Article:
Kovalevskaya answered this question in a half serious manner in her book Childhood Memories.The first reason was her uncle, Pyotr Vasilievich Korvin-Krukovsky who had much respect for hard sciences. His niece was fonder of him than she was of her other family members, since he often had heart-to-heart conversations with her and treated her like an adult. The second reason was, according to Kovalevskaya, a rather “curious circumstance”. As the family moved to Polibino, there was not enough wallpaper for one of the children's rooms, so the room was hung with printed pages from a book of lectures on differential and integral calculus by Academician M. V. Ostrogradsky. Sofya later recalled that she had spent hours before that “mysterious” wall.

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However, her path in mathematics was not an easy one. There were no higher education opportunities for women in Russia at that time. Sofya’s father did not allow her to go study abroad. Then she entered into a sham marriage with a scientist called Vladimir Kovalevsky and left for Koenigsberg to study. The areas she worked in were potential theory, mathematical physics, and celestial mechanics. She found solutions to multiple classical problems that her predecessors failed to solve. In 1889, she was awarded the Grand Prix of the French Academy of Sciences for the work on the rotation of a solid body about a fixed point.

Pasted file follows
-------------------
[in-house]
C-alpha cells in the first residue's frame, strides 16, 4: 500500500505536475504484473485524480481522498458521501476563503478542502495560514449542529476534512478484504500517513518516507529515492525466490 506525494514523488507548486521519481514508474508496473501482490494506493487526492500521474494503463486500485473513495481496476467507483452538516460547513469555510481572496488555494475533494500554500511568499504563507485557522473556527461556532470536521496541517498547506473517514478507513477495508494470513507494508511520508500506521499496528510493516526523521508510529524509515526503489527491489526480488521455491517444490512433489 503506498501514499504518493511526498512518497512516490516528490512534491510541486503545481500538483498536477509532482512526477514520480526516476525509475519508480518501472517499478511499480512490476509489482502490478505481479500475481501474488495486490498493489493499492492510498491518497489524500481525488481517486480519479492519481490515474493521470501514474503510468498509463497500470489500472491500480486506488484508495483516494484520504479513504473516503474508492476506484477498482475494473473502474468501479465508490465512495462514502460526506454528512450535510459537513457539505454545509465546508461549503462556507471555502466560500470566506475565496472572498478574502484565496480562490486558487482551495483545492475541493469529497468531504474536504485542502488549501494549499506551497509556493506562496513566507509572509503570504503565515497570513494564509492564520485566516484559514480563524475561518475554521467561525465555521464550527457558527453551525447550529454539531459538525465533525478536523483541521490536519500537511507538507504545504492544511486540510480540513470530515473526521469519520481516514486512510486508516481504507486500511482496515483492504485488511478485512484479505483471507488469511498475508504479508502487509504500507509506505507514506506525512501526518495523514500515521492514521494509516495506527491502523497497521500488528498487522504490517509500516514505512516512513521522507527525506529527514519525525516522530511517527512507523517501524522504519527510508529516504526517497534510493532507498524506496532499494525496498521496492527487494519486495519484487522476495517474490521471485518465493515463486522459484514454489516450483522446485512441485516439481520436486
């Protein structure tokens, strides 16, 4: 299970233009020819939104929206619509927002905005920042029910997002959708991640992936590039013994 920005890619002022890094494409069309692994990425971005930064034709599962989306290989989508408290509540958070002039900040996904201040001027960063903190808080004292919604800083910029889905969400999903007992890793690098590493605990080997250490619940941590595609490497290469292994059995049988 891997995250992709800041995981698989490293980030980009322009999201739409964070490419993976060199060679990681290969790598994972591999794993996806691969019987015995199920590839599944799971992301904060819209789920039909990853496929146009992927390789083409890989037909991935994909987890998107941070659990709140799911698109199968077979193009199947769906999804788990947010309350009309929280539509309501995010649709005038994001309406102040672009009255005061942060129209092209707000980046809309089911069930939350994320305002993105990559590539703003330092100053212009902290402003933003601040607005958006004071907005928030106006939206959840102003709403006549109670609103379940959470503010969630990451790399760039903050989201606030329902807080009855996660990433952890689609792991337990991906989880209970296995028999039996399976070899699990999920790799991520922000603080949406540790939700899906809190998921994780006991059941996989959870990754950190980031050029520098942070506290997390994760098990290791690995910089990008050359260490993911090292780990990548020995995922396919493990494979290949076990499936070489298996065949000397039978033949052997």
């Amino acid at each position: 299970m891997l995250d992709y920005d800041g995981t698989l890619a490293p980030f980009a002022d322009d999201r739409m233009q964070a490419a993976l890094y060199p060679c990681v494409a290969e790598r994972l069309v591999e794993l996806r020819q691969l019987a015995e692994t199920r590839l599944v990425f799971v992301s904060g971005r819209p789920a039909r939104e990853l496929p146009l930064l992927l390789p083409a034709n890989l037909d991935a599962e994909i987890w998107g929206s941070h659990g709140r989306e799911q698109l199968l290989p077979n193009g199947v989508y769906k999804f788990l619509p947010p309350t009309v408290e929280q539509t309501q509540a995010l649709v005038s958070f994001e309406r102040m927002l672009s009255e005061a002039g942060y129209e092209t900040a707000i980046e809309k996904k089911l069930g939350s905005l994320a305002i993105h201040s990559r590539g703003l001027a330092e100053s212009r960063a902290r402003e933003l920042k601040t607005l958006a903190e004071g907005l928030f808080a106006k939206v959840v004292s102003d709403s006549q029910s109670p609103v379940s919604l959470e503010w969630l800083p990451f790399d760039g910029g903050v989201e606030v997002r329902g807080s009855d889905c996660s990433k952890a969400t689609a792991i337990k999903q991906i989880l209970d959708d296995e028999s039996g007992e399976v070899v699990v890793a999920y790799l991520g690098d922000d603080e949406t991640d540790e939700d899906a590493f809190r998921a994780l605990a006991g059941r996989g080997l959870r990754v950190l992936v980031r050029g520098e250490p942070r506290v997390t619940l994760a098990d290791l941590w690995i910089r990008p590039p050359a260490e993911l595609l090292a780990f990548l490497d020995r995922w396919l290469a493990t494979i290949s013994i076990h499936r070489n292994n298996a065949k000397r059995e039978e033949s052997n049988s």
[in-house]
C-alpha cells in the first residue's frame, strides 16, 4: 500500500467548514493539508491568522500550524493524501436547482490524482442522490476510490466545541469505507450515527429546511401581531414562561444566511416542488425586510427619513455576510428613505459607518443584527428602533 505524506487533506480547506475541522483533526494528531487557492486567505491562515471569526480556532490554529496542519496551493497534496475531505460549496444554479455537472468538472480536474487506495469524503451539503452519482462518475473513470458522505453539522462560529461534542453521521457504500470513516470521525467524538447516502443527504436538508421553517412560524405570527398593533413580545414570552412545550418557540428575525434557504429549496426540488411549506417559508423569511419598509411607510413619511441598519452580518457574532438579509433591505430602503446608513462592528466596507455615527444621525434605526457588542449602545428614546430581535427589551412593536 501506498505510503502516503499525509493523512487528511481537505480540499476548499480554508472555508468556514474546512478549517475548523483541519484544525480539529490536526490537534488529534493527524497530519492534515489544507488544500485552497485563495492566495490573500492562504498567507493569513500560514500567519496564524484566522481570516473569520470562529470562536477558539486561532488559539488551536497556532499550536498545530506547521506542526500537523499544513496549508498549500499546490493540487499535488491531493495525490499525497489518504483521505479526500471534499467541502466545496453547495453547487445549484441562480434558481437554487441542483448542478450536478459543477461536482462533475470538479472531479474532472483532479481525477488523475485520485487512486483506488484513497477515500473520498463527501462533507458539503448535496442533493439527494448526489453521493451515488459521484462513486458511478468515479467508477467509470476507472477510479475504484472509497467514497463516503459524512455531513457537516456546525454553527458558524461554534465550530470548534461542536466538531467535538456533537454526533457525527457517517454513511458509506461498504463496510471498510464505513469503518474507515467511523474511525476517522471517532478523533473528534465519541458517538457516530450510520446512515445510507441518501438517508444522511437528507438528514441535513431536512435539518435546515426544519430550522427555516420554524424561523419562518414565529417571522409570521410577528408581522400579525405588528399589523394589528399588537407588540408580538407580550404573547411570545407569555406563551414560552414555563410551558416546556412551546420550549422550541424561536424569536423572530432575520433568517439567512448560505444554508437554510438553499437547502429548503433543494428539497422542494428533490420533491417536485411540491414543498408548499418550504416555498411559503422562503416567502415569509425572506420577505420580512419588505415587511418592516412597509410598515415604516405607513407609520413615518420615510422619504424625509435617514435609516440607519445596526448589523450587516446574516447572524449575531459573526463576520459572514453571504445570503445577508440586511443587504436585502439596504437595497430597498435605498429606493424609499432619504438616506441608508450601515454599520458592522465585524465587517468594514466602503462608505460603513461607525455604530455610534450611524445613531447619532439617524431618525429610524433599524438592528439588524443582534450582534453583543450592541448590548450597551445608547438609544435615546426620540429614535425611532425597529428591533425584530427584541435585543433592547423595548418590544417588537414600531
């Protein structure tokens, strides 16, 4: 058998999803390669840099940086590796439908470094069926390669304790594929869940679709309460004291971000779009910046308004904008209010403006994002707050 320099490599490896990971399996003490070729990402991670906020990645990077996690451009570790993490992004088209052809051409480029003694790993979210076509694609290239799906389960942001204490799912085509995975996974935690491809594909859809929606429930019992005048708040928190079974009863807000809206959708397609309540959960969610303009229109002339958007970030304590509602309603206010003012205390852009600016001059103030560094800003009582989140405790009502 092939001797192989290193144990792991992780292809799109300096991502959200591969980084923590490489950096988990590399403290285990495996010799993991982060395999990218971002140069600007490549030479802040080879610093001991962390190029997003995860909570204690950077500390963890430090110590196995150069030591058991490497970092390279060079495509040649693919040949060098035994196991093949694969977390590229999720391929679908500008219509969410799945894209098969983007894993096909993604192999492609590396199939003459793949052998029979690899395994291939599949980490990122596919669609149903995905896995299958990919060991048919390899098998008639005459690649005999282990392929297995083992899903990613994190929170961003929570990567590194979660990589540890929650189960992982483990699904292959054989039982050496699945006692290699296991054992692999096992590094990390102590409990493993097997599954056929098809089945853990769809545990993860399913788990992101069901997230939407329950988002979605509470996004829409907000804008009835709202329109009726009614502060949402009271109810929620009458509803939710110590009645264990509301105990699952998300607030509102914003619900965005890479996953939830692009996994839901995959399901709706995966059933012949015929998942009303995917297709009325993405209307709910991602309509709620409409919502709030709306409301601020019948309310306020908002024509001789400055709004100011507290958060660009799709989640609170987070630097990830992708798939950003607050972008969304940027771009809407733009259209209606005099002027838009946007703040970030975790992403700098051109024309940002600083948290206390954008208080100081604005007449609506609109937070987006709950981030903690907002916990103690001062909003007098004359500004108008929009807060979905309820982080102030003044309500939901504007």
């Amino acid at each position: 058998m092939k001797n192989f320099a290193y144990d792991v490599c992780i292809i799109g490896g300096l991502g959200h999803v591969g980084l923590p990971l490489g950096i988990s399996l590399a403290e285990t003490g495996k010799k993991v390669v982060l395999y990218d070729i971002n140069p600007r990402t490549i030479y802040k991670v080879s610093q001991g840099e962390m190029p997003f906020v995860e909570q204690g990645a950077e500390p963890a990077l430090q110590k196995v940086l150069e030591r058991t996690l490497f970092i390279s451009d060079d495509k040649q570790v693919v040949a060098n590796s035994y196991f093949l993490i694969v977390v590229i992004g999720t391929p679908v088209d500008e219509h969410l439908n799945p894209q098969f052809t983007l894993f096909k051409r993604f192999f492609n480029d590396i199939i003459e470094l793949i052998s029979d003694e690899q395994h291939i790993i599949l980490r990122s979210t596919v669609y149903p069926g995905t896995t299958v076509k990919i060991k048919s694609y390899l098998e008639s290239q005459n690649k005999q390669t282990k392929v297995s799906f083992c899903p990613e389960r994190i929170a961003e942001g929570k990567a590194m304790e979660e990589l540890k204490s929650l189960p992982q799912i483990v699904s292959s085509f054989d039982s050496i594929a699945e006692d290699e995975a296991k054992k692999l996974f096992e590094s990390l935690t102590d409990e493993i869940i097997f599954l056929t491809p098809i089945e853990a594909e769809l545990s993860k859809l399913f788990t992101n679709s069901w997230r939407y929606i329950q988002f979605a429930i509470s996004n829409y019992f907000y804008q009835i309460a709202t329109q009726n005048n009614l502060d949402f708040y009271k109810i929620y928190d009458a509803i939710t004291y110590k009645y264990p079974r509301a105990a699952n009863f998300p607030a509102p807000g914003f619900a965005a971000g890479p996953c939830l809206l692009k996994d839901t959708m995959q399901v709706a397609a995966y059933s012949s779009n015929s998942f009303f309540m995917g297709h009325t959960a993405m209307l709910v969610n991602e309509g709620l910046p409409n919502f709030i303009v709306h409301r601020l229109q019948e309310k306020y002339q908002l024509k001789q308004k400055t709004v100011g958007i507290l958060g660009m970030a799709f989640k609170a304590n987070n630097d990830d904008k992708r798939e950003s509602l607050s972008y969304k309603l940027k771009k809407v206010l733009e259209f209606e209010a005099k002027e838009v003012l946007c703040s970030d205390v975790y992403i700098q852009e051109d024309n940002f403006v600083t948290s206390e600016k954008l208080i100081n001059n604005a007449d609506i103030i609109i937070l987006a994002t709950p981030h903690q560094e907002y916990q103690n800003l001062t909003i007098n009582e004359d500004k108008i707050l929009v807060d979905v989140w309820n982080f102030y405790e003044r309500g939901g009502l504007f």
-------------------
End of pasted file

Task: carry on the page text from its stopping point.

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Engineer Graftio (Dir. by Gennady Kazansky) 

A story about the Russian engineer Genrikh Osipovich Graftio. Descended from a Dutch upper-class family, he was born and raised in Russia. He studied at the Physico-Mathematical Department and traveled abroad to study the operation principles of hydroelectric stations and electrical railway in Europe and the USA. Then he started his work on infrastructure and electrification in his home country.